Being arrested and held in custody can be a nerve-wracking experience for anyone; it can be dangerous for a survivor of a brain injury. In this article, Albert Finklestein will be used as an example. He was recently mistakenly arrested, was fired up and had much to say regarding the topic at the Gray Matters Brain Injury Support Group.
Finkelstein says “You are arrested and are being punished as you are guilty. You are confined in an uncomfortable setting (i.e. no food or water, uncomfortable temperature in the room). They take away medications (this is a scary risk factor and can even be life-threatening!). There is no communication and you are perceived as dangerous. Interactions can lead to confrontation, even violence. This can lead to further mistaken incarceration, even further strokes!” Risks for any person brought in custody become magnified for a person with a brain injury; it is disorienting for anyone, it is extremely disorienting for a brain injury survivor.
“Brain injury survivors are more sensitized to perceived threats to themselves. This can affect their behavior and then police see their behavior and see them as a threat. This can somersault and create more and more chaos. This is due to a lack of understanding in the police department about a brain injury survivor’s experience. They have no reference points in order to understand a person with brain injury’s personal experience.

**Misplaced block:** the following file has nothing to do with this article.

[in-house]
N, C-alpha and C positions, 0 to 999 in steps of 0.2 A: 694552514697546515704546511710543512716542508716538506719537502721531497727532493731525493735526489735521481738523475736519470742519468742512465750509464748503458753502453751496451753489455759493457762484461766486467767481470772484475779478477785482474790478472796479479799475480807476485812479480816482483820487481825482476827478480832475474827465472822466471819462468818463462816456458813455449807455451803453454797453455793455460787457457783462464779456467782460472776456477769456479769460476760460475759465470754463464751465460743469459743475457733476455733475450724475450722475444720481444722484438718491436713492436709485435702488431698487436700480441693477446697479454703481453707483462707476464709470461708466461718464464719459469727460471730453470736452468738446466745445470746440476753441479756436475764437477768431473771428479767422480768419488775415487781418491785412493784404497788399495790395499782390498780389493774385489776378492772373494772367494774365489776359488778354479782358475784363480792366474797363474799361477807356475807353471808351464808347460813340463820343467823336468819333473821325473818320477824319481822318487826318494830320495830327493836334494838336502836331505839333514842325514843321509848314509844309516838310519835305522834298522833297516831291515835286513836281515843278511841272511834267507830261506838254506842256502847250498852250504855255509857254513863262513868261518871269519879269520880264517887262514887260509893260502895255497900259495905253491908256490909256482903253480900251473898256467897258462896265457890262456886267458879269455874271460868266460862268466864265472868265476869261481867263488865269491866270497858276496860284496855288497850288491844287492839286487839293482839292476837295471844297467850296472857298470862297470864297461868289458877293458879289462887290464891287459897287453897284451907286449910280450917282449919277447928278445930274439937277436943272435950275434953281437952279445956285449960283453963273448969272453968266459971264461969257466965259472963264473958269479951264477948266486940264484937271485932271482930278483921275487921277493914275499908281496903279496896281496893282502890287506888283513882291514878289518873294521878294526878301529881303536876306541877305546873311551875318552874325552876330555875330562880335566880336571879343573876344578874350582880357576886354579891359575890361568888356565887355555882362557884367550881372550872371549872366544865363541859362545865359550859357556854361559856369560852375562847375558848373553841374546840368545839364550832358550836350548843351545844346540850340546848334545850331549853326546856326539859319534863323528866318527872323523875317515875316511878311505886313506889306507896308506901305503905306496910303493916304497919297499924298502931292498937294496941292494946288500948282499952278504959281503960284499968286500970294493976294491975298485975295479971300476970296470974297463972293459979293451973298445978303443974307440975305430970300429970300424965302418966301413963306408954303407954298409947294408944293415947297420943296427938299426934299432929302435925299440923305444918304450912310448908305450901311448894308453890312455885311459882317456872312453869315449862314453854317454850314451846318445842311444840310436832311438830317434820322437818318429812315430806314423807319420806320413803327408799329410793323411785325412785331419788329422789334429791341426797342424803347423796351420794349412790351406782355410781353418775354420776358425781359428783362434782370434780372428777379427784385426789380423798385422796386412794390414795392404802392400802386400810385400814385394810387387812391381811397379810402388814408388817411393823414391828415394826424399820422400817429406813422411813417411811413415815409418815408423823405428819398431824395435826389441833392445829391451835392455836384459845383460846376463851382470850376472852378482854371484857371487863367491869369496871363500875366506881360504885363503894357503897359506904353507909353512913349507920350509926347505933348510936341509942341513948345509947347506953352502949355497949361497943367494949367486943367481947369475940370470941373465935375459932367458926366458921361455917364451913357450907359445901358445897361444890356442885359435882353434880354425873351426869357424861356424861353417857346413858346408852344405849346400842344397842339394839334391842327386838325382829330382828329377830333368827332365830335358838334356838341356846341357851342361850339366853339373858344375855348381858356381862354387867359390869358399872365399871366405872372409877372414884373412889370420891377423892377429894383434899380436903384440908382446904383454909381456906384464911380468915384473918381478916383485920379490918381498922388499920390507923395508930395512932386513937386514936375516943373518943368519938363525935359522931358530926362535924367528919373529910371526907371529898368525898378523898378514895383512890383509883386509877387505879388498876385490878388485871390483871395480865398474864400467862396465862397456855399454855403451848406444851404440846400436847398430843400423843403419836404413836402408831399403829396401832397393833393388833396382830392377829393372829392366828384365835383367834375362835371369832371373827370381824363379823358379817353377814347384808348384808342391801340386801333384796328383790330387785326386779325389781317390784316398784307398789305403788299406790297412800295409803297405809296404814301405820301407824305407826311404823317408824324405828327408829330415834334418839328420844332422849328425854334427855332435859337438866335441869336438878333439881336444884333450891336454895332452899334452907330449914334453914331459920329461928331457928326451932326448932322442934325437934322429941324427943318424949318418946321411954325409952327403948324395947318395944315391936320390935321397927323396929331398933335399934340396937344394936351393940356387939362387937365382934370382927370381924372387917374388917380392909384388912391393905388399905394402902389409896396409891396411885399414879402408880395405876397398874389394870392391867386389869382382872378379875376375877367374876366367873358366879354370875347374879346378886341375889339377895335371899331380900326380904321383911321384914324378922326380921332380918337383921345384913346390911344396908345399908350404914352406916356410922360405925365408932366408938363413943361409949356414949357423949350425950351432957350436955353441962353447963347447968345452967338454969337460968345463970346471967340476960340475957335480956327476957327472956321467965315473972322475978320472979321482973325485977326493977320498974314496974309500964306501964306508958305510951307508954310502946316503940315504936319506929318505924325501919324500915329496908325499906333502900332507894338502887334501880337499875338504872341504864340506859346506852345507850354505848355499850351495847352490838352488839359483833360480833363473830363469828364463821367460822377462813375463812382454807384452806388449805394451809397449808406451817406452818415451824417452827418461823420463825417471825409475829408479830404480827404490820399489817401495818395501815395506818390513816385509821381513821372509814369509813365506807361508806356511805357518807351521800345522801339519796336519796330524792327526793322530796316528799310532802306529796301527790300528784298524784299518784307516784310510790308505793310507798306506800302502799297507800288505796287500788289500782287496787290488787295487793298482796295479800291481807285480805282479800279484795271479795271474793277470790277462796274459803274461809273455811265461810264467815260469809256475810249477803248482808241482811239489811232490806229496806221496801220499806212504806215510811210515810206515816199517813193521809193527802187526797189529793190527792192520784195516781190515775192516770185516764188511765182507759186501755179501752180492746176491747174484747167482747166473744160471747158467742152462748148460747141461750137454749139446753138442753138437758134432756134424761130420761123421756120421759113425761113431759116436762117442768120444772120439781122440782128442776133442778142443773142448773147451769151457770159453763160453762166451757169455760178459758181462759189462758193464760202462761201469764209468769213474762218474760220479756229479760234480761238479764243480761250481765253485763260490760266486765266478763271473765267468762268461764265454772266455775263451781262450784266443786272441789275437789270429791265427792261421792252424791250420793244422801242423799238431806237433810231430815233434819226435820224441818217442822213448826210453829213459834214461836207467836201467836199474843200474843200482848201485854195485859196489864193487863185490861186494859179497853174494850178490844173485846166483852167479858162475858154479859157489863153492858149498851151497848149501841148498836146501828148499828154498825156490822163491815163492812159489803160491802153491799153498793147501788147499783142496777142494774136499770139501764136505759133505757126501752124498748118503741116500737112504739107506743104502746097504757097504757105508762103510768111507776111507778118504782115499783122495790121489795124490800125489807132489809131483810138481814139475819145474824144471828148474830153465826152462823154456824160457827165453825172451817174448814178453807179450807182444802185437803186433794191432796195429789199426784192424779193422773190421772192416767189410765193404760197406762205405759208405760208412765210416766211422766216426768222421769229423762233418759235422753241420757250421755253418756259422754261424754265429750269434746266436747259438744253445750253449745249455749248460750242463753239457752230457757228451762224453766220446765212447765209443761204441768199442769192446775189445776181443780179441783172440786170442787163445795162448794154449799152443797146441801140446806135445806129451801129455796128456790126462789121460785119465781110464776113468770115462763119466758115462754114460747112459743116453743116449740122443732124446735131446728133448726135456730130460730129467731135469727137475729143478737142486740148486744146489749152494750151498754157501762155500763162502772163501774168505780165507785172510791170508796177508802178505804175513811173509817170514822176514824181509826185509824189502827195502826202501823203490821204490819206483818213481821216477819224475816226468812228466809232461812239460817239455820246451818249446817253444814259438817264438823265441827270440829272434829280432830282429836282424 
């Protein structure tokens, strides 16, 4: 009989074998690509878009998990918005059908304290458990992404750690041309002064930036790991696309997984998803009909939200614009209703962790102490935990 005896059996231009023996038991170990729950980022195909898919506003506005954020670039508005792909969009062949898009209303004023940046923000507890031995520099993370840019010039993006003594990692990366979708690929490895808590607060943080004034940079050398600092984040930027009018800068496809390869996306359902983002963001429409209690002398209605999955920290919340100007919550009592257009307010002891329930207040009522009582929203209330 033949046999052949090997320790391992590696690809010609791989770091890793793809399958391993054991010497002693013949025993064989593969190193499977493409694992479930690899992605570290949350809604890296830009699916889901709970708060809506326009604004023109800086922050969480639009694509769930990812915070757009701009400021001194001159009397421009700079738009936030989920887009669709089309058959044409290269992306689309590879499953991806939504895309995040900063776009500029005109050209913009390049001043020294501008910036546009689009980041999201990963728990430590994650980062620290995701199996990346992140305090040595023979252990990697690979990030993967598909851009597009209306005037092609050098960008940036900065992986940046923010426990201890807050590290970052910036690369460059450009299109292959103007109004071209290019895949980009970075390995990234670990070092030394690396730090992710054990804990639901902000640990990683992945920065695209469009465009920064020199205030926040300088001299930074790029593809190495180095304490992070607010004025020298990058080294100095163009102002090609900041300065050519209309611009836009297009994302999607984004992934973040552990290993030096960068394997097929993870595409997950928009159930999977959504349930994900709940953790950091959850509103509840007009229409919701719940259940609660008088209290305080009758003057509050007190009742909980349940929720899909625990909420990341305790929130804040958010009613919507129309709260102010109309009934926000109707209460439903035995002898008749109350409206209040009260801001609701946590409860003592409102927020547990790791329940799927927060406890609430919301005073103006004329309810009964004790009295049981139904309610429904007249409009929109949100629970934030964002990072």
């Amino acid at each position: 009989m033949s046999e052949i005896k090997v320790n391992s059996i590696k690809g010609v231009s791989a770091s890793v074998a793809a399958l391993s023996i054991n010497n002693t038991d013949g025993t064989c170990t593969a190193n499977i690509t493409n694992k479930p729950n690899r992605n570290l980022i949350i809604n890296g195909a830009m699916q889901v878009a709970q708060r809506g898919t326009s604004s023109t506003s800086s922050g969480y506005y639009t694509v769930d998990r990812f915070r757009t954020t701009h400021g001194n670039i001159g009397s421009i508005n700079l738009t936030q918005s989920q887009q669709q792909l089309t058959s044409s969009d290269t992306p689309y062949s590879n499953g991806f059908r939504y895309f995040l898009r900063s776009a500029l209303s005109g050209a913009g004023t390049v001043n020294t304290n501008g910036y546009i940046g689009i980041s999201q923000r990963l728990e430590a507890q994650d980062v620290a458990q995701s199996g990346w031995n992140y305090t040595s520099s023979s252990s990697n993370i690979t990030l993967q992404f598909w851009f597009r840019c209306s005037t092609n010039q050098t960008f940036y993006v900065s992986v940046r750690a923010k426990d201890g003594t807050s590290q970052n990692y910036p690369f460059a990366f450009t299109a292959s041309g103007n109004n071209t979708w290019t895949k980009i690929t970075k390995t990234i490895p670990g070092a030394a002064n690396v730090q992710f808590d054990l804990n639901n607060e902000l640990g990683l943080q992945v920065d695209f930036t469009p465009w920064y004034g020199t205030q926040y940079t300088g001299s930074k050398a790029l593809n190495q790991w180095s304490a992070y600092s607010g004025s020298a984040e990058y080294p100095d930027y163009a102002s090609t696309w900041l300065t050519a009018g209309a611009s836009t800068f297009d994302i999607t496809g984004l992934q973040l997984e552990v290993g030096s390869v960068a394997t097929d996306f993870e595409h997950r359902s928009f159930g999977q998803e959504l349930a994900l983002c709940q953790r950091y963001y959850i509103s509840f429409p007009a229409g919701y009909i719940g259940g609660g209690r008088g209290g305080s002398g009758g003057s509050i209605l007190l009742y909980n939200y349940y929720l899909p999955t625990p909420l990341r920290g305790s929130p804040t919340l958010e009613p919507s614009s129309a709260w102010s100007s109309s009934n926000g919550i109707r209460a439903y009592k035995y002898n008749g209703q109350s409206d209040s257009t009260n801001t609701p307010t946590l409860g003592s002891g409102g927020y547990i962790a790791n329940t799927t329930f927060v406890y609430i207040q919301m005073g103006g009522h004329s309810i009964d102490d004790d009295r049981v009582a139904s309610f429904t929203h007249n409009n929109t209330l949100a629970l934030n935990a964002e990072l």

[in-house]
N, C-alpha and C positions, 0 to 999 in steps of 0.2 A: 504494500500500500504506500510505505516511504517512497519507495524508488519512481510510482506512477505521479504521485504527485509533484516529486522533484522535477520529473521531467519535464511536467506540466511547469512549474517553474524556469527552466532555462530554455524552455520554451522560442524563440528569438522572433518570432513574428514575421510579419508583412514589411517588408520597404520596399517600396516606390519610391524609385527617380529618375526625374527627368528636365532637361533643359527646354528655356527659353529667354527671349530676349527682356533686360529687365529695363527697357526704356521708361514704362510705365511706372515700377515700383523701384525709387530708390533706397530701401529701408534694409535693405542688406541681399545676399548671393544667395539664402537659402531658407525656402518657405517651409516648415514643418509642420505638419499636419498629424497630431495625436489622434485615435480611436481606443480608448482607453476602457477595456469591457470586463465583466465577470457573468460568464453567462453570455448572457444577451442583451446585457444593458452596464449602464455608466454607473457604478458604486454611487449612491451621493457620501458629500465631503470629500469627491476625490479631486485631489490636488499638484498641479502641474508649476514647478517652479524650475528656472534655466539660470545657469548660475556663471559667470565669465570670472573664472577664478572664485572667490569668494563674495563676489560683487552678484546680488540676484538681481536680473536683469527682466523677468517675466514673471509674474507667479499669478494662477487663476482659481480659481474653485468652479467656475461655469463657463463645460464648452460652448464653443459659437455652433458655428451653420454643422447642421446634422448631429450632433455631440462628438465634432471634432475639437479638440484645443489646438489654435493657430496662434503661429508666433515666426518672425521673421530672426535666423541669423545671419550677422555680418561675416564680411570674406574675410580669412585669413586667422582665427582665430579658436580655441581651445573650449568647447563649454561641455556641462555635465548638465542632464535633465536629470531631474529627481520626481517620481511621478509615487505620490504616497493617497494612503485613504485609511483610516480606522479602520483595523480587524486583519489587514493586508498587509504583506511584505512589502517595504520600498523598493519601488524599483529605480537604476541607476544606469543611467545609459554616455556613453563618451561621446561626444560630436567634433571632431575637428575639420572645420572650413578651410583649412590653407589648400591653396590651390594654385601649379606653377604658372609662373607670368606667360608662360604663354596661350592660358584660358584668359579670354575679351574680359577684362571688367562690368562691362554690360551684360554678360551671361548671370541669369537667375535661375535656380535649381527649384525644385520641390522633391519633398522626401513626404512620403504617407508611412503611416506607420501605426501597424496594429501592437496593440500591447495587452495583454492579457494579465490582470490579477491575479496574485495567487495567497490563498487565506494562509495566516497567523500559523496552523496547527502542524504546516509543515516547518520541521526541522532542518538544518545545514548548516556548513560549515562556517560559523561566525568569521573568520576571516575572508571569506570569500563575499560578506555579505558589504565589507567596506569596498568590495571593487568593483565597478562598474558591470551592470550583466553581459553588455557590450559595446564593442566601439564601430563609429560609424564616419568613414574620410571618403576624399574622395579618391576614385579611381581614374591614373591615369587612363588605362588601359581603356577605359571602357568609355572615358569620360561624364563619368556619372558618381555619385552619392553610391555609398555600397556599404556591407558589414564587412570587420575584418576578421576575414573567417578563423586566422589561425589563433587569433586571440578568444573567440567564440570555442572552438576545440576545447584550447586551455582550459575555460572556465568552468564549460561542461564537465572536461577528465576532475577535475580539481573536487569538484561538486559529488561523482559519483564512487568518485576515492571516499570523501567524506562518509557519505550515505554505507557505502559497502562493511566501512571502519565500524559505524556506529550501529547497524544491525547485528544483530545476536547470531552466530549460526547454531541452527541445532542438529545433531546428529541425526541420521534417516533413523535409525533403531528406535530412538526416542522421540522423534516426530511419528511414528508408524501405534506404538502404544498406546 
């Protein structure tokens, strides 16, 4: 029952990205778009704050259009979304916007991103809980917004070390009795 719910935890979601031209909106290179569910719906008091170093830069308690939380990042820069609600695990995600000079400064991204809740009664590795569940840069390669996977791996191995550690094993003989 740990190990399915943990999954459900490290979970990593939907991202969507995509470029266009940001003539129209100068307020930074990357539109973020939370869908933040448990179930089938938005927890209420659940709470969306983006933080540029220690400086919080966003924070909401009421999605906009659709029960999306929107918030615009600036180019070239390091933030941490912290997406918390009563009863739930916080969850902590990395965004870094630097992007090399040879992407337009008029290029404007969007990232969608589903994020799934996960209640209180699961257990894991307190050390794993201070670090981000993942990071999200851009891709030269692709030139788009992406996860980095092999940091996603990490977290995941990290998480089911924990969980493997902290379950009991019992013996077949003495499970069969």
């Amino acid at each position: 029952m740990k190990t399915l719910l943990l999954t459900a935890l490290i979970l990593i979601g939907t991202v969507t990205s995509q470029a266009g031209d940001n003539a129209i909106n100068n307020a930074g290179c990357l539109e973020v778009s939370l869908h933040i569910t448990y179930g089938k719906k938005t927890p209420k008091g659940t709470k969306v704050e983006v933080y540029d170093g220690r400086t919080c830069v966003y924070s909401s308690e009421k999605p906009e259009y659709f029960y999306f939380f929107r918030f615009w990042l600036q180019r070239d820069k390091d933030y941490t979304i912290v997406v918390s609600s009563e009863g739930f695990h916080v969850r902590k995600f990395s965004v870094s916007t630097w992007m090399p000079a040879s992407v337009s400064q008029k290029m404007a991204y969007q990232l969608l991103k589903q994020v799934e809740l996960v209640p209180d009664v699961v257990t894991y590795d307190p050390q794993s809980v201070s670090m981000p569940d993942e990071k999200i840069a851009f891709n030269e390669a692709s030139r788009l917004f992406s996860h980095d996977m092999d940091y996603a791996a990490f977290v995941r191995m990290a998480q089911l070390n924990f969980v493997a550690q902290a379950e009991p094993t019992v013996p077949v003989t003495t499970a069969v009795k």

There are said to be psychological resources within the police department or in the jails. Though according to Albert, they are lacking and not available when the need arises. Because the psychological resources are not available, police officers should have a minimal level of understanding of brain injury survivors sensitivities and needs. They should recognize the dynamics of a person’s situation in jail, for a person with brain injury. There should be a sensitivity training or additional psychological resources available.
Albert said that he didn’t see any accommodations in the jail for people with disabilities. He thinks that there is a need for jail settings to be inspected to assure they are keeping up with ADA standards.
A bare minimal raising of awareness needs to occur, so procedures can be modified. People with brain injuries and all people with disabilities need a standard of care. Under the present conditions, a person can die. We are trying to avoid that.